Machine learning methods could be an ideal choice for acoustic research owing to their good generalization to numerous studies. The methods have been used to solve complex problems that were previously intractable, such as dealing with large datasets and acoustic recognition in multi-species and complicated environments (Walters et al., 2012; Shamir et al., 2014; Priyadarshani et al., 2018). Recently, a few studies have applied machine learning tools to acoustic detection and species classification in bats by analysing their echolocation calls (Skowronski and Harris, 2006; Armitage and Ober, 2010; Aodha et al., 2018). Our results indicated that machine learning could also be used to classify call sequences of social vocalizations in different behavioural contexts by integrating sound features of vocal subunits. Although discriminant analysis has also been frequently used for classification (Lachenbruch and Goldstein, 1979), it is more suitable for displaying the functions of fewer than three features (Mika et al., 1999; Huberty and Olejnik, 2005). Compared with discriminant analysis, the machine learning algorithms employed in the present study could clearly rank the importance of 12 features simultaneously. In addition, the logistic regression model has advantages over discriminant analysis and Hotelling's T2 test in not needing normally distributed variables (Hoffman, 2019).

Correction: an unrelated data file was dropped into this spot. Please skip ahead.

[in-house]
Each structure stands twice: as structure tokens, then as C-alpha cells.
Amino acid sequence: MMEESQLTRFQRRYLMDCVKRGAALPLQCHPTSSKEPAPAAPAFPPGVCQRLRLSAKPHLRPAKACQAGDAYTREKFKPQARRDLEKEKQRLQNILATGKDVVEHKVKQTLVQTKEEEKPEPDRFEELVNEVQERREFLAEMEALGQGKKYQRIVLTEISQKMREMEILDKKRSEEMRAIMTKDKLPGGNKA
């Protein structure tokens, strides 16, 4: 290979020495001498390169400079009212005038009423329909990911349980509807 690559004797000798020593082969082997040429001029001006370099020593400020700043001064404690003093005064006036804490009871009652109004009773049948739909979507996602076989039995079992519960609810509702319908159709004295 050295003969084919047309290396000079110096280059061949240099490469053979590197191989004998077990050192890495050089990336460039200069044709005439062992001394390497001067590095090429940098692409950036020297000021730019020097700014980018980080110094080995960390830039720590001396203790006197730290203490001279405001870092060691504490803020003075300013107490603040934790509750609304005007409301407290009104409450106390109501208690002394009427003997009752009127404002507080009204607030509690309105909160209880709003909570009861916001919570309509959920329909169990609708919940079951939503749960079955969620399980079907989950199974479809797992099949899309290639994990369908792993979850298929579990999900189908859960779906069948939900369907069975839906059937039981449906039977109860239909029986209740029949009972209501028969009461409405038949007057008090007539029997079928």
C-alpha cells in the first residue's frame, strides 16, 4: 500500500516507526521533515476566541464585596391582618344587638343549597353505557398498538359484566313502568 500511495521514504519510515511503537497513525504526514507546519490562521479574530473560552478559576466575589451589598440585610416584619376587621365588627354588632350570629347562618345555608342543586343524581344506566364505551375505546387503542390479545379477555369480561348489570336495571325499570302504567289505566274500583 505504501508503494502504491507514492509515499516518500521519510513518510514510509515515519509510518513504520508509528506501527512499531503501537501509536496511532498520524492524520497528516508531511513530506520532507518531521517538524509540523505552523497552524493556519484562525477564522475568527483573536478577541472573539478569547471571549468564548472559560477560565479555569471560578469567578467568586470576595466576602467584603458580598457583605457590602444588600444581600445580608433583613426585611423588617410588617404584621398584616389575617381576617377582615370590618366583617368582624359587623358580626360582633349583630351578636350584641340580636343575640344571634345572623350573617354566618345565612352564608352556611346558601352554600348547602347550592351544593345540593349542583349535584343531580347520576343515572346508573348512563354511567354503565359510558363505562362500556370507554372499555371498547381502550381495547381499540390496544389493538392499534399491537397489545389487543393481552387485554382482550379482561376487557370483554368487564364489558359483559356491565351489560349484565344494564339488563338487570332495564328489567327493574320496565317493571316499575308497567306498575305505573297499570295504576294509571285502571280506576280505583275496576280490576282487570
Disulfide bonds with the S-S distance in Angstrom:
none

Because the aim of the present study was to compare context-dependent call sequences employing machine learning methods, our results showed successful classification of call sequences of two distinct kinds of behaviour, distress and aggression. Actually, machine learning methods also could deal with tasks of varying complexity. For example, four supervised machine learning methods were conducted on barks of domestic dogs, which obtained high percentages of correct classifications on sex (85.13%), age (80.25%), individual (67.63%) and context (55.50%) (Larrañaga et al., 2015). Prat et al. (2016) employed the Gaussian mixture model-universal background model algorithm for vocalization classifications of different aggressive contexts and different emitters in Egyptian fruit bats and obtained high balanced accuracy (different aggressive contexts for each emitter: 75%, emitters: 71%). Although the above studies focused on the call classification but not extraction of syntactic structures, they suggested the potential ability of machine learning methods for call classification of similar contexts. But further study is still invited to test the appropriate algorithms and their performances in comparing the structures of call sequences when the context is less distinct.